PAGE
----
Separating the winners of the nominations process from the losers may therefore be harder than it seems.

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Asylum Pact: Rwanda Must Do Some Political Housecleaning

Rwandans are welcoming, but the government’s priority must be to solve the internal political problems which produce refugees.



Asylum Pact: Rwanda Must Do Some Political Housecleaning
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The governments of the United Kingdom and Rwanda have signed an agreement to move asylum seekers from the UK to Rwanda for processing. This partnership has been heavily criticized and has been referred to as unethical and inhumane. It has also been opposed by the United Nations Refugee Agency on the grounds that it is contrary to the spirit of the Refugee Convention.

Here in Rwanda, we heard the news of the partnership on the day it was signed. The subject has never been debated in the Rwandan parliament and neither had it been canvassed in the local media prior to the announcement.

According to the government’s official press release, the partnership reflects Rwanda’s commitment to protect vulnerable people around the world. It is argued that by relocating migrants to Rwanda, their dignity and rights will be respected and they will be provided with a range of opportunities, including for personal development and employment, in a country that has consistently been ranked among the safest in the world.

A considerable number of Rwandans have been refugees and therefore understand the struggle that comes with being an asylum seeker and what it means to receive help from host countries to rebuild lives. Therefore, most Rwandans are sensitive to the plight of those forced to leave their home countries and would be more than willing to make them feel welcome. However, the decision to relocate the migrants to Rwanda raises a number of questions.

The government argues that relocating migrants to Rwanda will address the inequalities in opportunity that push economic migrants to leave their homes. It is not clear how this will work considering that Rwanda is already the most unequal country in the East African region. And while it is indeed seen as among the safest countries in the world, it was however ranked among the bottom five globally in the recently released 2022 World Happiness Index. How would migrants, who may have suffered psychological trauma fare in such an environment, and in a country that is still rebuilding itself?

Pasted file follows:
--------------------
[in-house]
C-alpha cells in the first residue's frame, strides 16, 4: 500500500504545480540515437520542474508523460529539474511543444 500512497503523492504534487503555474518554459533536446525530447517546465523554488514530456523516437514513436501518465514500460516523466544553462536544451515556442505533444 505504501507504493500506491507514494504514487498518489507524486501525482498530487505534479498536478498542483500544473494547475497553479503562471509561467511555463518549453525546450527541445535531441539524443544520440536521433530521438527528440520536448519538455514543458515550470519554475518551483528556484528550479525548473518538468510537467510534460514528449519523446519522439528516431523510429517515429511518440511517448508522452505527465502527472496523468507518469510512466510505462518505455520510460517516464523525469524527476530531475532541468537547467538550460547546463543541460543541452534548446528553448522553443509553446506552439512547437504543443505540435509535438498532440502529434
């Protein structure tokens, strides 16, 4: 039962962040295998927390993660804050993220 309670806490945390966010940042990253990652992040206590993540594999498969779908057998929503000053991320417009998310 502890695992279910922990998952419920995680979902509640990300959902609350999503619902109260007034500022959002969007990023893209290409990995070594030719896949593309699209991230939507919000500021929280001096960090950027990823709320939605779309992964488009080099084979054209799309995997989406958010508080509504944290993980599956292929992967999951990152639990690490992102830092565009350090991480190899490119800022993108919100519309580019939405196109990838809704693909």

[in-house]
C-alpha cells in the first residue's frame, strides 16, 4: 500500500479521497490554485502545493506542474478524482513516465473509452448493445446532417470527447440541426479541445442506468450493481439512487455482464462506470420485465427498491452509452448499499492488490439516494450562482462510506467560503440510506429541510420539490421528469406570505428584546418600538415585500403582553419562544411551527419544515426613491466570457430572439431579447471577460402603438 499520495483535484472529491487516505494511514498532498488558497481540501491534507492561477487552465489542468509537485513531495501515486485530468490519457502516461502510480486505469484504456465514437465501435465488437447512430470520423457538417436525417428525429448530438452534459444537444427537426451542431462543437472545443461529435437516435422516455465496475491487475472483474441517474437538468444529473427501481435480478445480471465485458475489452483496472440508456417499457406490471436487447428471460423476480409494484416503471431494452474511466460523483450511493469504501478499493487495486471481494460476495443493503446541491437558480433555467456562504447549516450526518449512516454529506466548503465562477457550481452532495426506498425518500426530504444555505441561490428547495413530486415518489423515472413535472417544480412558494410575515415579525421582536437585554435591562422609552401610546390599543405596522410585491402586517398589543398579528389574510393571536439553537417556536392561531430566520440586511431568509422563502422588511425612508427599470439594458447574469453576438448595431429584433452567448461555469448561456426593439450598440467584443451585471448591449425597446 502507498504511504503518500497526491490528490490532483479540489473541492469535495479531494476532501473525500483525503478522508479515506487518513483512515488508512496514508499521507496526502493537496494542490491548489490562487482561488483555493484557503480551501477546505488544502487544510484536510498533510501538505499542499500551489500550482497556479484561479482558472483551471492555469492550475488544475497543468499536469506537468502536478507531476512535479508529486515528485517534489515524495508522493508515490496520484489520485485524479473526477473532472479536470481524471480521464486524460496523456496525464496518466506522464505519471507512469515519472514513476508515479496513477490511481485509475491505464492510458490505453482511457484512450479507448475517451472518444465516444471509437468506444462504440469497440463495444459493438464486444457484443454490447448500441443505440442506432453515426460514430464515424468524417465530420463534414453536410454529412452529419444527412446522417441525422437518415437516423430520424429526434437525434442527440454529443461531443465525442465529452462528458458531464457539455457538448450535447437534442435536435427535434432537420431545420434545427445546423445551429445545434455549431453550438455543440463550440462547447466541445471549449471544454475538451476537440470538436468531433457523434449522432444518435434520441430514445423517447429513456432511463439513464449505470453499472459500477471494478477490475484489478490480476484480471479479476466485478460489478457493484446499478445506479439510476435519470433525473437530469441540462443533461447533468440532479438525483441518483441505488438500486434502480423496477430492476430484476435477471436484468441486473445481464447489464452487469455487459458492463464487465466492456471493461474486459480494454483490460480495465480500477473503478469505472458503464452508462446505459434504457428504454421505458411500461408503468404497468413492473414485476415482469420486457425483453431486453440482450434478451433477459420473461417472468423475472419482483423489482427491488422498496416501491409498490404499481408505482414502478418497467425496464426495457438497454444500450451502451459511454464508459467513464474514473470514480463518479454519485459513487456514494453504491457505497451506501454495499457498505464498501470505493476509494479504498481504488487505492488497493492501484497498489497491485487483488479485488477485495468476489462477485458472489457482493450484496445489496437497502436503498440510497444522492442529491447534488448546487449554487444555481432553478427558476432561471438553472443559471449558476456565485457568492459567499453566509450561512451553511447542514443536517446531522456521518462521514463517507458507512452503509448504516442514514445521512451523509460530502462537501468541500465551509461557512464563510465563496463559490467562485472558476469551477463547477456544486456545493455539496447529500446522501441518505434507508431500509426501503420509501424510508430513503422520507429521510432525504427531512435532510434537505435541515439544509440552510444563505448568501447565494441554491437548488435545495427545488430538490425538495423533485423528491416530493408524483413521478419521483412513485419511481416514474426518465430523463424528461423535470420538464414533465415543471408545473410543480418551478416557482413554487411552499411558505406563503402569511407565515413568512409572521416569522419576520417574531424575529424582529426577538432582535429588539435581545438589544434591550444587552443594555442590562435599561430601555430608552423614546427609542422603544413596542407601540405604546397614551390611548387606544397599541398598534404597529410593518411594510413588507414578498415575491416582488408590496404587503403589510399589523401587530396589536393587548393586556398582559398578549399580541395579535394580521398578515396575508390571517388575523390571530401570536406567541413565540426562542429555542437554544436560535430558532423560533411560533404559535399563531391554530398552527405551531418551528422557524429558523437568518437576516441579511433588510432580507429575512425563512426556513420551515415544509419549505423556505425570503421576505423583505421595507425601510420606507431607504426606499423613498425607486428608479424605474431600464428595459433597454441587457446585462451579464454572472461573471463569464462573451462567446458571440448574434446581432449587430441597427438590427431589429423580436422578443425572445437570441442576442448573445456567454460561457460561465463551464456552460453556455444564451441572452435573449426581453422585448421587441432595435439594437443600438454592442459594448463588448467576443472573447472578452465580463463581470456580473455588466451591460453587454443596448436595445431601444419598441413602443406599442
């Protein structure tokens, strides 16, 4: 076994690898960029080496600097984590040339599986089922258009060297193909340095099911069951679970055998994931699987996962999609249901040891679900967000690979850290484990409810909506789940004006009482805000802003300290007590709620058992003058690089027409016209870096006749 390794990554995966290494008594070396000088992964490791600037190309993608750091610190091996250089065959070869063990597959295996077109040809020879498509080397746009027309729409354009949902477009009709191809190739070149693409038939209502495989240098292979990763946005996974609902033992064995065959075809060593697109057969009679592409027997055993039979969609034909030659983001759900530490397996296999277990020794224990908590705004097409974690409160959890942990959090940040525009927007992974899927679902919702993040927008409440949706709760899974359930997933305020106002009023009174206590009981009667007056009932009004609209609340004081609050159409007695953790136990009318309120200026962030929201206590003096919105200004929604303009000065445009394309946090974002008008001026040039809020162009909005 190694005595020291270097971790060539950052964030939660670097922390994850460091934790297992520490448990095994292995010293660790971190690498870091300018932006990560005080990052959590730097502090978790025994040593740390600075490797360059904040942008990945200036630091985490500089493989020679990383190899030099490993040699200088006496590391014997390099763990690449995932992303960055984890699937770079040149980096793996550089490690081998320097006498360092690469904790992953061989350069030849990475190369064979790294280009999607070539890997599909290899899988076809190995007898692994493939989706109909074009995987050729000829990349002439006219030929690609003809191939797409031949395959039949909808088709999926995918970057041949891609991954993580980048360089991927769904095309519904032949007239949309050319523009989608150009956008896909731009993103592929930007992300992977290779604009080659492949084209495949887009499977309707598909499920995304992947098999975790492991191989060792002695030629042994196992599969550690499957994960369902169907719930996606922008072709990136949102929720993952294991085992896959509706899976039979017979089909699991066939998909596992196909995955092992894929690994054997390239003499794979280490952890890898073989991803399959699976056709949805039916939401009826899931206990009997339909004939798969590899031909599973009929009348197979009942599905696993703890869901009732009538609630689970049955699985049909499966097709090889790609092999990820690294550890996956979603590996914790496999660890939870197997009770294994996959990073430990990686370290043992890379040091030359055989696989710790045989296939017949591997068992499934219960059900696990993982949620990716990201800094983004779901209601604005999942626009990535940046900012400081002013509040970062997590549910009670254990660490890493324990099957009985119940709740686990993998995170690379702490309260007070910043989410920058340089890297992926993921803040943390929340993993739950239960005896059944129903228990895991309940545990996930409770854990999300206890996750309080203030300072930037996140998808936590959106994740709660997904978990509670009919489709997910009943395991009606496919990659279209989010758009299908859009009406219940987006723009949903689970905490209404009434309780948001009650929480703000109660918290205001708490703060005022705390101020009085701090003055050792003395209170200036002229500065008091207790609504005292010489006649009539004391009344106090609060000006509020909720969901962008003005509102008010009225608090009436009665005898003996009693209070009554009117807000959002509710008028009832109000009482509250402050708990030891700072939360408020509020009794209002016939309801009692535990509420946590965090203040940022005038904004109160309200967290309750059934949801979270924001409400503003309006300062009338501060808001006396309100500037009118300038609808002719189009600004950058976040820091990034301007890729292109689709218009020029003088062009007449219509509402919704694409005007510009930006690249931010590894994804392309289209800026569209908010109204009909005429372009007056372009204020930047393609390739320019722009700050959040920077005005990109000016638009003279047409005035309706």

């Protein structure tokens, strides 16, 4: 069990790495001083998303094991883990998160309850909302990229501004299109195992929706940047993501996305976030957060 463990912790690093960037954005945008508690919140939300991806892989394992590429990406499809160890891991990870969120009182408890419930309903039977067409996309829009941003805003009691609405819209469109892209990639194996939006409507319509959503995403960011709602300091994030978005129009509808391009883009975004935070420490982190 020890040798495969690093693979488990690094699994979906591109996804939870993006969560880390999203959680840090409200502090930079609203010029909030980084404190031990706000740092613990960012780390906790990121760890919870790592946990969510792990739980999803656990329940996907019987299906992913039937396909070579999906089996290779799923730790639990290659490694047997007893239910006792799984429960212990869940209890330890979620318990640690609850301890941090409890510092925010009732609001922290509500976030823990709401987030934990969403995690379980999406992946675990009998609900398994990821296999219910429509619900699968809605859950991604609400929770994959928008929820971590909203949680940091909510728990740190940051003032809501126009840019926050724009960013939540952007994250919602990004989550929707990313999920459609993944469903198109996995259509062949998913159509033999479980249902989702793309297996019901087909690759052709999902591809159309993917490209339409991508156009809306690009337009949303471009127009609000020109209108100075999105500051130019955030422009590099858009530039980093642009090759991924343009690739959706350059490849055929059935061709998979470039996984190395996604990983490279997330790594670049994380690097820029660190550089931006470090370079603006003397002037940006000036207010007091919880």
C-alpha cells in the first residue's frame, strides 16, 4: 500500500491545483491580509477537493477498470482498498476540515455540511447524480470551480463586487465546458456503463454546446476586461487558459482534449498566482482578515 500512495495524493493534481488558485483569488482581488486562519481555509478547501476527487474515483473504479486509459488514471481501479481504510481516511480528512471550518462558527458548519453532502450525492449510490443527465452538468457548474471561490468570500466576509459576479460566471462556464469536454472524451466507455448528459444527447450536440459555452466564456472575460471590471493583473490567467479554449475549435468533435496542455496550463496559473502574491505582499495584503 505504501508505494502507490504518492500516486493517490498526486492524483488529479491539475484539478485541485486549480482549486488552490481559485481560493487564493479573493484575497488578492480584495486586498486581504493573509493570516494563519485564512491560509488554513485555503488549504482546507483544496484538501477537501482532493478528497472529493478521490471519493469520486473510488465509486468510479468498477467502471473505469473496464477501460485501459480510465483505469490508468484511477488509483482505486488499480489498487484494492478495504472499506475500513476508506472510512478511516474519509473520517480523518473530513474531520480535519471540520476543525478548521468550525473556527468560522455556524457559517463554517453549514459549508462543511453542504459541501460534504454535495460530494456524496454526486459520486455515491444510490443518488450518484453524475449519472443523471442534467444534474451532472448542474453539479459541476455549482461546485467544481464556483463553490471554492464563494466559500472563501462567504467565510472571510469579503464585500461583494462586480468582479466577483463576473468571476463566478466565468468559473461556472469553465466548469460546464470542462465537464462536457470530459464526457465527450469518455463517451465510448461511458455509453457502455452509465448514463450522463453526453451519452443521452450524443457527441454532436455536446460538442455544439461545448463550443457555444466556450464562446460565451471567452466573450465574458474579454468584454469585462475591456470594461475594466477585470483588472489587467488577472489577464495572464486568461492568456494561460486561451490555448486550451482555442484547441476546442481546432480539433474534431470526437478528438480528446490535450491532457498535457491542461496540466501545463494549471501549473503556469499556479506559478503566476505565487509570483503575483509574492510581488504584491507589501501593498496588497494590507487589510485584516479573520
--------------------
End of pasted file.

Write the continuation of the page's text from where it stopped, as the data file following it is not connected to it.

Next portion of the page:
A considerable number of Rwandans have been refugees and therefore understand the struggle that comes with being an asylum seeker and what it means to receive help from host countries to rebuild lives.

What opportunities can Rwanda provide to the migrants? Between 2018—the year the index was first published—and 2020, Rwanda’s ranking on the Human Capital Index (HCI) has been consistently low. Published by the World Bank, HCI measures which countries are best at mobilising the economic and professional potential of their citizens. Rwanda’s score is lower than the average for sub-Saharan Africa and it is partly due to this that the government had found it difficult to attract private investment that would create significant levels of employment prior to the COVID-19 pandemic. Unemployment, particularly among the youth, has since worsened.

Despite the accolades Rwanda has received internationally for its development record, Rwanda’s economy has never been driven by a dynamic private or trade sector; it has been driven by aid. The country’s debt reached 73 per cent of GDP in 2021 while its economy has not developed the key areas needed to achieve and secure genuine social and economic transformation for its entire population. In addition to human capital development, these include social capital development, especially mutual trust among citizens considering the country’s unfortunate historical past, establishing good relations with neighbouring states, respect for human rights, and guaranteeing the accountability of public officials.